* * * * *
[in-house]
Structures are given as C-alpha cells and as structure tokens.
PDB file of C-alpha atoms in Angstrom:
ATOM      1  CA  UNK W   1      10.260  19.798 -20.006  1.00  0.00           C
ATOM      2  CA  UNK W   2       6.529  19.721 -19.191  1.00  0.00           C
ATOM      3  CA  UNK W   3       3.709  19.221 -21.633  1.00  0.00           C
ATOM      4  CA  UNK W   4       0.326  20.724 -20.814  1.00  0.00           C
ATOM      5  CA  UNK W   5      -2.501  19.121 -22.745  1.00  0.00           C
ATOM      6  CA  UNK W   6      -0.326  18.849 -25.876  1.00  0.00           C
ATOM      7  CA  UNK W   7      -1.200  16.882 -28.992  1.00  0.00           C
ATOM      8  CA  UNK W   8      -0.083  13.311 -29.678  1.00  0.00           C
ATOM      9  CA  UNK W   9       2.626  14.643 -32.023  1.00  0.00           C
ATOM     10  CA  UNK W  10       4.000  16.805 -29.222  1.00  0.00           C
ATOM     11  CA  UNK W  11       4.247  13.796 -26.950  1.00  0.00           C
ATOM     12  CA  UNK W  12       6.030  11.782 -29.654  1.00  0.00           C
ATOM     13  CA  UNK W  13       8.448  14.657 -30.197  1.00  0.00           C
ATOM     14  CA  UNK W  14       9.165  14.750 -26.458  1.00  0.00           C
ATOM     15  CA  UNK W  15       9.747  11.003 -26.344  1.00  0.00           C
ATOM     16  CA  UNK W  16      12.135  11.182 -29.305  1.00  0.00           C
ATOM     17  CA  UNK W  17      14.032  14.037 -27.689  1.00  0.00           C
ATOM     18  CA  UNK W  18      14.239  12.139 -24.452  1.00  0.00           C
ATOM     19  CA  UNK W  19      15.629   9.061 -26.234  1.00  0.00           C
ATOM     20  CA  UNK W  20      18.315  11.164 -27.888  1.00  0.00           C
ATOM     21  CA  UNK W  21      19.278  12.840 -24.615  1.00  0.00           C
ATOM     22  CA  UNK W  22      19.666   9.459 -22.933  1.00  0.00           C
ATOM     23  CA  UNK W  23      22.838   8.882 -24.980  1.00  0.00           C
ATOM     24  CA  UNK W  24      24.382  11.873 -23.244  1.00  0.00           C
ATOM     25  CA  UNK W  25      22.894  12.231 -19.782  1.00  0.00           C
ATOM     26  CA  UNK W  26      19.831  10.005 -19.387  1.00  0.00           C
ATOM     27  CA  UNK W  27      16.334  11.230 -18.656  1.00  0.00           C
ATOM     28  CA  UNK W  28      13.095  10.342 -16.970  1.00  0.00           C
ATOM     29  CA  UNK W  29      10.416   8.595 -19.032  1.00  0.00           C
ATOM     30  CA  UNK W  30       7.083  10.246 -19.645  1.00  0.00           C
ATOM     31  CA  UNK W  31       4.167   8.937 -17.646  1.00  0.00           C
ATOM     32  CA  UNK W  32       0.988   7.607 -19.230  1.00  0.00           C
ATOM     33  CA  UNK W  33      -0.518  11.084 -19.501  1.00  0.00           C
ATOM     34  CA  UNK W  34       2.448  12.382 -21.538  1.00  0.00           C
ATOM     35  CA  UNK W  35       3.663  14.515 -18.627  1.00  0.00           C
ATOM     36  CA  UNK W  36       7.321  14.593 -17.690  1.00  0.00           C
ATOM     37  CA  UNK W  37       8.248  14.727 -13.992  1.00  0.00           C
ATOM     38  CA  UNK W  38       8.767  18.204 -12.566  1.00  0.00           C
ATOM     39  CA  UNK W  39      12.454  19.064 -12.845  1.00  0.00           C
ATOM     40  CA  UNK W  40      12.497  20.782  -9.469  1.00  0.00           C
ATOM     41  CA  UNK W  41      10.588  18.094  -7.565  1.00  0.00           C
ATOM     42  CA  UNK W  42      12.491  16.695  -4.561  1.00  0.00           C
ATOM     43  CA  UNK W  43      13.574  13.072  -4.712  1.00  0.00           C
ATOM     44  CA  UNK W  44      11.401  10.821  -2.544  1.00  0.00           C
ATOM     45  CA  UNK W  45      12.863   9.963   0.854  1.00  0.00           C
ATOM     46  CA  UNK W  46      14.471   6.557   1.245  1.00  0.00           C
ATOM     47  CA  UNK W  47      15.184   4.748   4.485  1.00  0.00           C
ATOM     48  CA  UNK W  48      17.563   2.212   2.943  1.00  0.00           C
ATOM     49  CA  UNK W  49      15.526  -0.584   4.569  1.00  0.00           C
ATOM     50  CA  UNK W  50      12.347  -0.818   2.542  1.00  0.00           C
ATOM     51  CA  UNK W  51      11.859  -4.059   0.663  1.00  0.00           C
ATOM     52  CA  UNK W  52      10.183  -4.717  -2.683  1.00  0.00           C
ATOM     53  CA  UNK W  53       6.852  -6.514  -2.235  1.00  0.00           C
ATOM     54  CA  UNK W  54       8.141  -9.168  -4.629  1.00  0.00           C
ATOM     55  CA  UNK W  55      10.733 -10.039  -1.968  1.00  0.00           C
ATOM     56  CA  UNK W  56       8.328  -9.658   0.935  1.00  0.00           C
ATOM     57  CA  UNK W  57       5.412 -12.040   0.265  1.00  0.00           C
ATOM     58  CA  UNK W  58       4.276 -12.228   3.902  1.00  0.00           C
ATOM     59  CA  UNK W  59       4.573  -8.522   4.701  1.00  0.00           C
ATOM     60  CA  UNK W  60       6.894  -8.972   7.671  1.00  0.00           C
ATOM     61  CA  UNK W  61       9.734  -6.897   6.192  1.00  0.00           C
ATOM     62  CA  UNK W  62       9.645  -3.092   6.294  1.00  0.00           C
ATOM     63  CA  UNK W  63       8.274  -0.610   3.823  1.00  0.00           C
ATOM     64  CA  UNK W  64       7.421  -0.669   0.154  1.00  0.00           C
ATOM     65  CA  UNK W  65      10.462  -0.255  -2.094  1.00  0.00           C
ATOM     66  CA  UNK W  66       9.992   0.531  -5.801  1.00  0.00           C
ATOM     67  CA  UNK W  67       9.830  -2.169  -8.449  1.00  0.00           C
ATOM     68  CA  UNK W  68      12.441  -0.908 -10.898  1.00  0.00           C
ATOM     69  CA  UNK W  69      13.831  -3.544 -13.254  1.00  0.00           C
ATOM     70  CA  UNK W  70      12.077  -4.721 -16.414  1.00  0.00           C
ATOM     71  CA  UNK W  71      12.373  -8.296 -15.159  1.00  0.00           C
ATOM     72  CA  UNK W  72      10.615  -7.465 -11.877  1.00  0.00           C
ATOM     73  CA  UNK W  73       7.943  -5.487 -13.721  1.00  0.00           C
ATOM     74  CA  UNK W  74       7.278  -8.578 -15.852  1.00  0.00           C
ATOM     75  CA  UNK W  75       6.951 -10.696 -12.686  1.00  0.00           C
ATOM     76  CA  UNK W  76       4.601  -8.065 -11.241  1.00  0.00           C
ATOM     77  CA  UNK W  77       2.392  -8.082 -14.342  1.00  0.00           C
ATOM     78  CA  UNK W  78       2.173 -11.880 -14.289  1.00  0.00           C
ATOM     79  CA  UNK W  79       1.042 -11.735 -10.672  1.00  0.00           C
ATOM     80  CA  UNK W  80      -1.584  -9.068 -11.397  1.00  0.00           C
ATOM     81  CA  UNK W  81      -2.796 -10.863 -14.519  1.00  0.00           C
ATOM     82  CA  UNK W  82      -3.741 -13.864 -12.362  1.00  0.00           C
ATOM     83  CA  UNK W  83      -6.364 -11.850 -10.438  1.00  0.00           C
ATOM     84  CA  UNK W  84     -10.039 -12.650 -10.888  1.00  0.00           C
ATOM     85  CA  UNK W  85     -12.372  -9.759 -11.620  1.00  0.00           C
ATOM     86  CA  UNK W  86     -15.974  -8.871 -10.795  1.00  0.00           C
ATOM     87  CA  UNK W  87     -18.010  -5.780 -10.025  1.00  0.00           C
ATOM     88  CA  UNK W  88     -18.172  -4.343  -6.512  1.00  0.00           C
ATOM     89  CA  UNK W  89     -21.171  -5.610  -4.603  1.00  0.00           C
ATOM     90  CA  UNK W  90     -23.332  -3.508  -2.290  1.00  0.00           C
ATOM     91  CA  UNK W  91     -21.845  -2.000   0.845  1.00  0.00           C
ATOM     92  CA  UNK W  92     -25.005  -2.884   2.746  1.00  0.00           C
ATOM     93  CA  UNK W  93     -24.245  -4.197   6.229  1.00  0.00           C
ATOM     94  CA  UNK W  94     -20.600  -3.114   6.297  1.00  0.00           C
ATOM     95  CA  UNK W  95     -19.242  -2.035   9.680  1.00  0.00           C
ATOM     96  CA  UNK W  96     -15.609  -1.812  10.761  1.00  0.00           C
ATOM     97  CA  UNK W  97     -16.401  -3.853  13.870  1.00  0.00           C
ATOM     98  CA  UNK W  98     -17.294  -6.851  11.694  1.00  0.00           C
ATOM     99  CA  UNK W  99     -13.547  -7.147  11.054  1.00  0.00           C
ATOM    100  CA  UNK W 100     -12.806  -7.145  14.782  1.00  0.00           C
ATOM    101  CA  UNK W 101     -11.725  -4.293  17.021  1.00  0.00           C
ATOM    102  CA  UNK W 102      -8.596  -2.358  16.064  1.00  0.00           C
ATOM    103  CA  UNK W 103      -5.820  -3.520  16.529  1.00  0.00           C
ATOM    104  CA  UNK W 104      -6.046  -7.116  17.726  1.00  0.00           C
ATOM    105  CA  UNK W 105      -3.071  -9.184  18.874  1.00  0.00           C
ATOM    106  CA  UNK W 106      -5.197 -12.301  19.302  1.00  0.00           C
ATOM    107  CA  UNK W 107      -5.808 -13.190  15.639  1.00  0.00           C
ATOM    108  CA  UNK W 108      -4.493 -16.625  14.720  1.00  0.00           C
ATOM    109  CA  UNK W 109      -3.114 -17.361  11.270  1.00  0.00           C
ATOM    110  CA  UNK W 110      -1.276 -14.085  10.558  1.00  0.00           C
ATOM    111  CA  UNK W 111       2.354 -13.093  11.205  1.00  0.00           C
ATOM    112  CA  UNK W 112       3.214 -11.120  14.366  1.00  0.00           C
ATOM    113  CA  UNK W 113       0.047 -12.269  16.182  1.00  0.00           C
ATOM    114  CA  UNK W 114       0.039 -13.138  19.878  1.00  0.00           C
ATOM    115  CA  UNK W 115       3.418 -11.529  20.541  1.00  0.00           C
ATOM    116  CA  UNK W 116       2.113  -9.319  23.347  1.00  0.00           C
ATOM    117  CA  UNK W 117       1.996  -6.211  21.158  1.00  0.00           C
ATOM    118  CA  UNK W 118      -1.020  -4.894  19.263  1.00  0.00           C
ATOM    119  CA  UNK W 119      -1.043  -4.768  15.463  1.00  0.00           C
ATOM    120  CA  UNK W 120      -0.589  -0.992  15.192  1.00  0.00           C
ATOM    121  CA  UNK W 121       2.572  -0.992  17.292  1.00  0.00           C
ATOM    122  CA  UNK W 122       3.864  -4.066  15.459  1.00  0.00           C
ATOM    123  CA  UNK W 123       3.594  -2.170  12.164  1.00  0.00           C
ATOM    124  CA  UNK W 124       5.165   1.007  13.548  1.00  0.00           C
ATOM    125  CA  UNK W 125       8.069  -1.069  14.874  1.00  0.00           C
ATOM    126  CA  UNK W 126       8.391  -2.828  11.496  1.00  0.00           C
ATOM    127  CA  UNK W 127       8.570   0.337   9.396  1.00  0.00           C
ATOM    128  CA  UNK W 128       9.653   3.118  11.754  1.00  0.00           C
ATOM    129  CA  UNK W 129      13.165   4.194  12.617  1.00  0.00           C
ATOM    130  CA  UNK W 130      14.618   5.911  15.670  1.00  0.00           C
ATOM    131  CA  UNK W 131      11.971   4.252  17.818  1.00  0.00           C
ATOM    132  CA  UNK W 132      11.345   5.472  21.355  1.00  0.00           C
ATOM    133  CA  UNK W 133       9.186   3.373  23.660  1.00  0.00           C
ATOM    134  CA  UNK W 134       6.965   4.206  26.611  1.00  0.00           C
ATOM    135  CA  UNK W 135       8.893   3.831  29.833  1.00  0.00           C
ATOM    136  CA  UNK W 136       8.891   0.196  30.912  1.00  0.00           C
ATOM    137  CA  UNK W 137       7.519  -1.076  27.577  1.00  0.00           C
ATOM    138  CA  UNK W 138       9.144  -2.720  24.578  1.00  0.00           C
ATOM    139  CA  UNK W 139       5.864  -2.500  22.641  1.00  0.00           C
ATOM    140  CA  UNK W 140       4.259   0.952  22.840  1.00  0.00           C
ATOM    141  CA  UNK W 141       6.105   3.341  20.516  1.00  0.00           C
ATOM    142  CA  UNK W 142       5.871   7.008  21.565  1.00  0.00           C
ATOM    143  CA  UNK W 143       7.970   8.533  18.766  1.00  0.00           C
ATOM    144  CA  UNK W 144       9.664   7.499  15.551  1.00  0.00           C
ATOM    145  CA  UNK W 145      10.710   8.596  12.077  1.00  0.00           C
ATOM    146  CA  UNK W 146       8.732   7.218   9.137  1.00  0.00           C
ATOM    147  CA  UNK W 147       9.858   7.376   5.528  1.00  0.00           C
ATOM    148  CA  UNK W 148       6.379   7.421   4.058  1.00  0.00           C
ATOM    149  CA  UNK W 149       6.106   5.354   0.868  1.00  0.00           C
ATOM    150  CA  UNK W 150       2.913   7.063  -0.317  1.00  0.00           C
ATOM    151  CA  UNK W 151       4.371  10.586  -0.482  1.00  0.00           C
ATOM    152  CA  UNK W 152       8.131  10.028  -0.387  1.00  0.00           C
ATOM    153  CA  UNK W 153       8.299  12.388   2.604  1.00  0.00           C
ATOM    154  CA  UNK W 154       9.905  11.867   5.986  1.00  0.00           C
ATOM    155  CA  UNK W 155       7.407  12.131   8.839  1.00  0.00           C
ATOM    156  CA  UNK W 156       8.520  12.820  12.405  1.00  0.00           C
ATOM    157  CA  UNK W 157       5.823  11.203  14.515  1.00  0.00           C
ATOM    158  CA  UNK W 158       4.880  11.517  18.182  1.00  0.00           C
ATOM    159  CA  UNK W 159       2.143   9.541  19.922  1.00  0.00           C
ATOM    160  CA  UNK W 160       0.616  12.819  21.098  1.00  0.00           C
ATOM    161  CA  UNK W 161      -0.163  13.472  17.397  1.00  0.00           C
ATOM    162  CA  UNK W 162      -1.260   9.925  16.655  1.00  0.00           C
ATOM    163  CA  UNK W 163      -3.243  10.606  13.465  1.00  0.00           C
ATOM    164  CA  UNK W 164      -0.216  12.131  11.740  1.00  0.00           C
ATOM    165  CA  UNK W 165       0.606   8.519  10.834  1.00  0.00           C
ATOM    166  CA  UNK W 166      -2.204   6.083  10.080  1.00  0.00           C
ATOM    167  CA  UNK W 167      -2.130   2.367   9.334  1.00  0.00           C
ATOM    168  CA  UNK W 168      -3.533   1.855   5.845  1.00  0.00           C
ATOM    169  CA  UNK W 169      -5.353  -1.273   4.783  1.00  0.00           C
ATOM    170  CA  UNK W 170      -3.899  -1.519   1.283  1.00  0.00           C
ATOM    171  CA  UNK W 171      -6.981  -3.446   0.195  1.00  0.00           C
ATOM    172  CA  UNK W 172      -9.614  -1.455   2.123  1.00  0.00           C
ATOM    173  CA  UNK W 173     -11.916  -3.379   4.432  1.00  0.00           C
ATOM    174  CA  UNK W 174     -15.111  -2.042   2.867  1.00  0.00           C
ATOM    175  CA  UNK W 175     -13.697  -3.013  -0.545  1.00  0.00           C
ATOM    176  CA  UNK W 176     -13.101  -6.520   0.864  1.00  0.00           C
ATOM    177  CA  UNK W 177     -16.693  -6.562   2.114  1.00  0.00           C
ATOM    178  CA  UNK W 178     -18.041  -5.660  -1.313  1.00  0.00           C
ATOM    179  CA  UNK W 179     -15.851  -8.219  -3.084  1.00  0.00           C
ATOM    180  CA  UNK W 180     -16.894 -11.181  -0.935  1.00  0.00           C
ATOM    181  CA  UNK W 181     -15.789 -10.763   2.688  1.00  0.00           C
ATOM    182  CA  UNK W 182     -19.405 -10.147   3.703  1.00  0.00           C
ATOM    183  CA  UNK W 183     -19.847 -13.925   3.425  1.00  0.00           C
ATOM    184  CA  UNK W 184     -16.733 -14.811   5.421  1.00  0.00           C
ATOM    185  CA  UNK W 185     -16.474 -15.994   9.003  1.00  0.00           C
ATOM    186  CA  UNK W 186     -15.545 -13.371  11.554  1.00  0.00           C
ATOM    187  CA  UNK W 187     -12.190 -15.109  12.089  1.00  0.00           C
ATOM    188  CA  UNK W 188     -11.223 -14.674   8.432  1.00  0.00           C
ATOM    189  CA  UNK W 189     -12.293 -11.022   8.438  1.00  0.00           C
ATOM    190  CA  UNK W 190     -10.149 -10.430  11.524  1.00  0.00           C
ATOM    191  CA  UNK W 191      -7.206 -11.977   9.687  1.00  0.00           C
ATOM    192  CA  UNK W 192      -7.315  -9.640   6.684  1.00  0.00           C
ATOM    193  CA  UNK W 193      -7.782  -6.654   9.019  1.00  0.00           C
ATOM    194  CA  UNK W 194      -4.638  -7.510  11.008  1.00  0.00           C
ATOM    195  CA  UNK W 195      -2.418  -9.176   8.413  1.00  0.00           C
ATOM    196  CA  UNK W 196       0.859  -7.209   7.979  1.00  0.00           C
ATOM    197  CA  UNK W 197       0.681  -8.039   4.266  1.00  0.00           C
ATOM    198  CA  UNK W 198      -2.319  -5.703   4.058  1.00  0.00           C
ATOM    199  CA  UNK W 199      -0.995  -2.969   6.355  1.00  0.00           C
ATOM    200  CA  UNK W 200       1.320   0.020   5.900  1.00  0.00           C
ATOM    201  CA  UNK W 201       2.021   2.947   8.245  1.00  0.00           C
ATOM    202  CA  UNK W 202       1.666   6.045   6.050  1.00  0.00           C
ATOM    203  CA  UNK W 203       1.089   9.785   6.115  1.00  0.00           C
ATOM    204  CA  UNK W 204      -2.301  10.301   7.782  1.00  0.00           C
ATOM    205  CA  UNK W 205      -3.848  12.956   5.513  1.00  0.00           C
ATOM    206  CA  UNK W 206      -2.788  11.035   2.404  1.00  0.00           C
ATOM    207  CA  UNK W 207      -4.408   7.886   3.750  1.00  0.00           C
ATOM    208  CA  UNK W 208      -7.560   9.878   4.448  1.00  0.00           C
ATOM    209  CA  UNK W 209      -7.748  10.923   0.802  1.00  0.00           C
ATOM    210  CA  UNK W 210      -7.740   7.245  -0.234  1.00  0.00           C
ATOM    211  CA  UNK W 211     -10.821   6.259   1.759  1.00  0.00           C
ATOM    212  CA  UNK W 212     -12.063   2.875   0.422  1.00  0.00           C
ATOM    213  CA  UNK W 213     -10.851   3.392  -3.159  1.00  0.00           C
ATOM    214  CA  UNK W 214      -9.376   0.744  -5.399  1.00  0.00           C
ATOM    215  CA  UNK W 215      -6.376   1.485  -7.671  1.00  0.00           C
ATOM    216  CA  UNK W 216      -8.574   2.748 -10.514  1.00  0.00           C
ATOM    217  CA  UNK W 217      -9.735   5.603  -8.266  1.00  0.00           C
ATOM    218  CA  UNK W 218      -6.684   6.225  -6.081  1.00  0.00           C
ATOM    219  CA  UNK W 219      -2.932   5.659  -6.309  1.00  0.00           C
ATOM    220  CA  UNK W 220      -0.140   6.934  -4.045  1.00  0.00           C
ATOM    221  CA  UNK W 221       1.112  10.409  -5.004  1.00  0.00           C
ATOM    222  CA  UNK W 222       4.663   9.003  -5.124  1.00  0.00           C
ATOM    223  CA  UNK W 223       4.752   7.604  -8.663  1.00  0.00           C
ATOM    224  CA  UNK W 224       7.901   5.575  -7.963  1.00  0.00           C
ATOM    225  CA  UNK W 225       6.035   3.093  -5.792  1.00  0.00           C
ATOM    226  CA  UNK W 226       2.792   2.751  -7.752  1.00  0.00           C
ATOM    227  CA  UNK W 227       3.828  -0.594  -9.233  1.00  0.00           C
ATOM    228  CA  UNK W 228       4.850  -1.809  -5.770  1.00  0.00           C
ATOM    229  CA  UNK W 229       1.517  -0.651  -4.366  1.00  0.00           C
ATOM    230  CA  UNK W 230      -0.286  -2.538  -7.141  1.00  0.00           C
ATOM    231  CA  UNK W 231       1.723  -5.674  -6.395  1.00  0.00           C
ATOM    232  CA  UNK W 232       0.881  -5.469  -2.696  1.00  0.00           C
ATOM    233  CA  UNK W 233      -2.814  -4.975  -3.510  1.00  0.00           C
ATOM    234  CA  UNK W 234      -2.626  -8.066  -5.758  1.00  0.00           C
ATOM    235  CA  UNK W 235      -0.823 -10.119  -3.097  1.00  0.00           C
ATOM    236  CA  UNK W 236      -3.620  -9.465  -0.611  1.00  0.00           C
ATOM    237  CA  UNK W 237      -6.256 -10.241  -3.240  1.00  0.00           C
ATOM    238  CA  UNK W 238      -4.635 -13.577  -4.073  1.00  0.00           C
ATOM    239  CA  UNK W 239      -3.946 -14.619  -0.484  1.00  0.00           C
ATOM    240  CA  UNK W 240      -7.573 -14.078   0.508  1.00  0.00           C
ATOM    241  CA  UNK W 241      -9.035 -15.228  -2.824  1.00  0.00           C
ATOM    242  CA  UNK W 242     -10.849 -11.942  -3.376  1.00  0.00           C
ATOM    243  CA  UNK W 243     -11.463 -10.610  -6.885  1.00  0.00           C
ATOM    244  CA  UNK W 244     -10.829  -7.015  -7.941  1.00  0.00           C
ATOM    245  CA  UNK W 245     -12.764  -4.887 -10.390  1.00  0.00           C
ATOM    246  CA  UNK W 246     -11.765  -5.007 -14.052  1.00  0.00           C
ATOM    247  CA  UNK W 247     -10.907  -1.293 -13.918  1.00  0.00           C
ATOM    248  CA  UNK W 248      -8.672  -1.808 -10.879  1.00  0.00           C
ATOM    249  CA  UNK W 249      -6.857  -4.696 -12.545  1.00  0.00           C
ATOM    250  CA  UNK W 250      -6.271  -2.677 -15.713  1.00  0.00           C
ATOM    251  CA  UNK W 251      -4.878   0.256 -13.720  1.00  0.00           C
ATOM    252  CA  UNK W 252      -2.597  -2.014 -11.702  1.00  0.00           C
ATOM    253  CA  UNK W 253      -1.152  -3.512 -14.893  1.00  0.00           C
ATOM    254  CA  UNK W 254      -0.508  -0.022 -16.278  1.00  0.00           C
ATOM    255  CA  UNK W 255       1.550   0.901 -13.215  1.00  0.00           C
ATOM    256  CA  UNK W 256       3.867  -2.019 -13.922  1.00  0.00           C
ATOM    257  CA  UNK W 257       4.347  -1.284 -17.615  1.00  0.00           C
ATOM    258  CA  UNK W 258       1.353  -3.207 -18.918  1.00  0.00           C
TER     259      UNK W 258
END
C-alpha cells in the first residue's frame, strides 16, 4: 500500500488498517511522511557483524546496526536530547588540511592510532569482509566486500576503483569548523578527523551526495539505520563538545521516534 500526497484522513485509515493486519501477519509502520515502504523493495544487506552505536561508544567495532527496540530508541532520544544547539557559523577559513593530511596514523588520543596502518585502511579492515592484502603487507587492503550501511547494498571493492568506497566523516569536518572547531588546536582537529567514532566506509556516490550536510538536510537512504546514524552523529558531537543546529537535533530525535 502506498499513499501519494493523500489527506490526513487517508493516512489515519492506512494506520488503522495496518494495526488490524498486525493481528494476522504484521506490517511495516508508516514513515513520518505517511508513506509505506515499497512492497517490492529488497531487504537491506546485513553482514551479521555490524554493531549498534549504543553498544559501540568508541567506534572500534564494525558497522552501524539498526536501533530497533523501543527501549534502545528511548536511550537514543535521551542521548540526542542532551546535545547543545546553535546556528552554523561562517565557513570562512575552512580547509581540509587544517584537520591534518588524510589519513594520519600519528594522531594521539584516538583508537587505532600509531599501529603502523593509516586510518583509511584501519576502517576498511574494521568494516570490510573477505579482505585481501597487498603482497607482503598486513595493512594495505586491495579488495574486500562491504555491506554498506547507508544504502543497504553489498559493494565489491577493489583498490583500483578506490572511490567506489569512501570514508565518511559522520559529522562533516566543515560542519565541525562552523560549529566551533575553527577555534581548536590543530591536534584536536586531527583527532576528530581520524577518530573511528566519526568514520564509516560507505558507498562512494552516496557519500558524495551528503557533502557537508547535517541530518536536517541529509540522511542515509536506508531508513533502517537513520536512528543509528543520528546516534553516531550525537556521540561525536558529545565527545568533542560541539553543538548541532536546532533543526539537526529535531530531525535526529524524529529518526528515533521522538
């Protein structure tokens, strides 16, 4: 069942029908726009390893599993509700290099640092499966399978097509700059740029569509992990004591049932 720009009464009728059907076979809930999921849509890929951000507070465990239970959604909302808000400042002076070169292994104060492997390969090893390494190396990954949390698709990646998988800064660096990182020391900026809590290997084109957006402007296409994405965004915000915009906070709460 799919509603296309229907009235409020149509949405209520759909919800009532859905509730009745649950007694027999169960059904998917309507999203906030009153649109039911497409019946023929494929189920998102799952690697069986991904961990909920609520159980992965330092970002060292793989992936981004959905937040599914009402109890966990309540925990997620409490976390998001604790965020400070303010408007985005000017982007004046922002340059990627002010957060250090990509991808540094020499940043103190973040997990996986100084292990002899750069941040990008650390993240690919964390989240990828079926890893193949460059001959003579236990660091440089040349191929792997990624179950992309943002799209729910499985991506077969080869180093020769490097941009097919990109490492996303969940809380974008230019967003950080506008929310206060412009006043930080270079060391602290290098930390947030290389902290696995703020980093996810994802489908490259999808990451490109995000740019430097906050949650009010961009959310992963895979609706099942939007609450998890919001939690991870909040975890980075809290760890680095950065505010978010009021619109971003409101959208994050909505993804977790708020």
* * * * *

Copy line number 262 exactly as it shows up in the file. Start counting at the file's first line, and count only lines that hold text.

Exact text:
TER     259      UNK W 258